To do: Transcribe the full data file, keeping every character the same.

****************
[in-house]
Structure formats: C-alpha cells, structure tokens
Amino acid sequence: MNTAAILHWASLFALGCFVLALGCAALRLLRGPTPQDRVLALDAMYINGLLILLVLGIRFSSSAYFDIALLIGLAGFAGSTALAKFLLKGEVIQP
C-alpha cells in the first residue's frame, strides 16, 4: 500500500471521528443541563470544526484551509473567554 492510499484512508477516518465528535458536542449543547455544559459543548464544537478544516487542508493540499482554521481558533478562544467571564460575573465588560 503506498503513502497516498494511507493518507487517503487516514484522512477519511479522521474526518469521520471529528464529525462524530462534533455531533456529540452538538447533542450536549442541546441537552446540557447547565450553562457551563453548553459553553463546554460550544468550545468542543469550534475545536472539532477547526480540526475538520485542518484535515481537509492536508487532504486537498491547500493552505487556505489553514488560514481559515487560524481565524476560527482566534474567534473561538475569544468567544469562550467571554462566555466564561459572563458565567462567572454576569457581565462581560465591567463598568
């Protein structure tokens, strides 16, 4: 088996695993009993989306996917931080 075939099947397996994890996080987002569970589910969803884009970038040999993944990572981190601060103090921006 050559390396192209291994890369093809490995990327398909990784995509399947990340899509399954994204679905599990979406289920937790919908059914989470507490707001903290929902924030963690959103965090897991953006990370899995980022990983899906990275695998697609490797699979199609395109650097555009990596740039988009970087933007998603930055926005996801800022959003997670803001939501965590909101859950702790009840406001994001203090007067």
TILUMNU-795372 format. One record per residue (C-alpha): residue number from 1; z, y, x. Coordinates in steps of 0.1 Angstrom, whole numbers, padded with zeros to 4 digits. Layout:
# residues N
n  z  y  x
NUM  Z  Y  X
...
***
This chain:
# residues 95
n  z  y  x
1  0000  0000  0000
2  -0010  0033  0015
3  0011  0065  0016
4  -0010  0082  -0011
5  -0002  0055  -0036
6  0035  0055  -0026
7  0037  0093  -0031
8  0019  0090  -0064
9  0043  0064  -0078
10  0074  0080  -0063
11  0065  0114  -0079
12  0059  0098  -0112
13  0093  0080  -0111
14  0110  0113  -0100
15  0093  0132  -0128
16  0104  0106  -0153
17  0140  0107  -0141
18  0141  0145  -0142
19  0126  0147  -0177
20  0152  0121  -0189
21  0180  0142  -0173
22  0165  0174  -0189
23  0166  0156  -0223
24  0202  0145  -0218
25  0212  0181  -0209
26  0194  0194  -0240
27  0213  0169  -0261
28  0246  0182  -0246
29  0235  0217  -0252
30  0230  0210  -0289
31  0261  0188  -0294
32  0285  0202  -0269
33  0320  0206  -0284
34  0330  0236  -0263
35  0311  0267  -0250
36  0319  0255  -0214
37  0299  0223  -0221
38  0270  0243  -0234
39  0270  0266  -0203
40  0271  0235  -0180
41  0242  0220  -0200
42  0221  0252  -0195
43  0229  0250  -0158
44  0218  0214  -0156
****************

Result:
[in-house]
Structure formats: C-alpha cells, structure tokens
Amino acid sequence: MNTAAILHWASLFALGCFVLALGCAALRLLRGPTPQDRVLALDAMYINGLLILLVLGIRFSSSAYFDIALLIGLAGFAGSTALAKFLLKGEVIQP
C-alpha cells in the first residue's frame, strides 16, 4: 500500500471521528443541563470544526484551509473567554 492510499484512508477516518465528535458536542449543547455544559459543548464544537478544516487542508493540499482554521481558533478562544467571564460575573465588560 503506498503513502497516498494511507493518507487517503487516514484522512477519511479522521474526518469521520471529528464529525462524530462534533455531533456529540452538538447533542450536549442541546441537552446540557447547565450553562457551563453548553459553553463546554460550544468550545468542543469550534475545536472539532477547526480540526475538520485542518484535515481537509492536508487532504486537498491547500493552505487556505489553514488560514481559515487560524481565524476560527482566534474567534473561538475569544468567544469562550467571554462566555466564561459572563458565567462567572454576569457581565462581560465591567463598568
């Protein structure tokens, strides 16, 4: 088996695993009993989306996917931080 075939099947397996994890996080987002569970589910969803884009970038040999993944990572981190601060103090921006 050559390396192209291994890369093809490995990327398909990784995509399947990340899509399954994204679905599990979406289920937790919908059914989470507490707001903290929902924030963690959103965090897991953006990370899995980022990983899906990275695998697609490797699979199609395109650097555009990596740039988009970087933007998603930055926005996801800022959003997670803001939501965590909101859950702790009840406001994001203090007067």
TILUMNU-795372 format. One record per residue (C-alpha): residue number from 1; z, y, x. Coordinates in steps of 0.1 Angstrom, whole numbers, padded with zeros to 4 digits. Layout:
# residues N
n  z  y  x
NUM  Z  Y  X
...
***
This chain:
# residues 95
n  z  y  x
1  0000  0000  0000
2  -0010  0033  0015
3  0011  0065  0016
4  -0010  0082  -0011
5  -0002  0055  -0036
6  0035  0055  -0026
7  0037  0093  -0031
8  0019  0090  -0064
9  0043  0064  -0078
10  0074  0080  -0063
11  0065  0114  -0079
12  0059  0098  -0112
13  0093  0080  -0111
14  0110  0113  -0100
15  0093  0132  -0128
16  0104  0106  -0153
17  0140  0107  -0141
18  0141  0145  -0142
19  0126  0147  -0177
20  0152  0121  -0189
21  0180  0142  -0173
22  0165  0174  -0189
23  0166  0156  -0223
24  0202  0145  -0218
25  0212  0181  -0209
26  0194  0194  -0240
27  0213  0169  -0261
28  0246  0182  -0246
29  0235  0217  -0252
30  0230  0210  -0289
31  0261  0188  -0294
32  0285  0202  -0269
33  0320  0206  -0284
34  0330  0236  -0263
35  0311  0267  -0250
36  0319  0255  -0214
37  0299  0223  -0221
38  0270  0243  -0234
39  0270  0266  -0203
40  0271  0235  -0180
41  0242  0220  -0200
42  0221  0252  -0195
43  0229  0250  -0158
44  0218  0214  -0156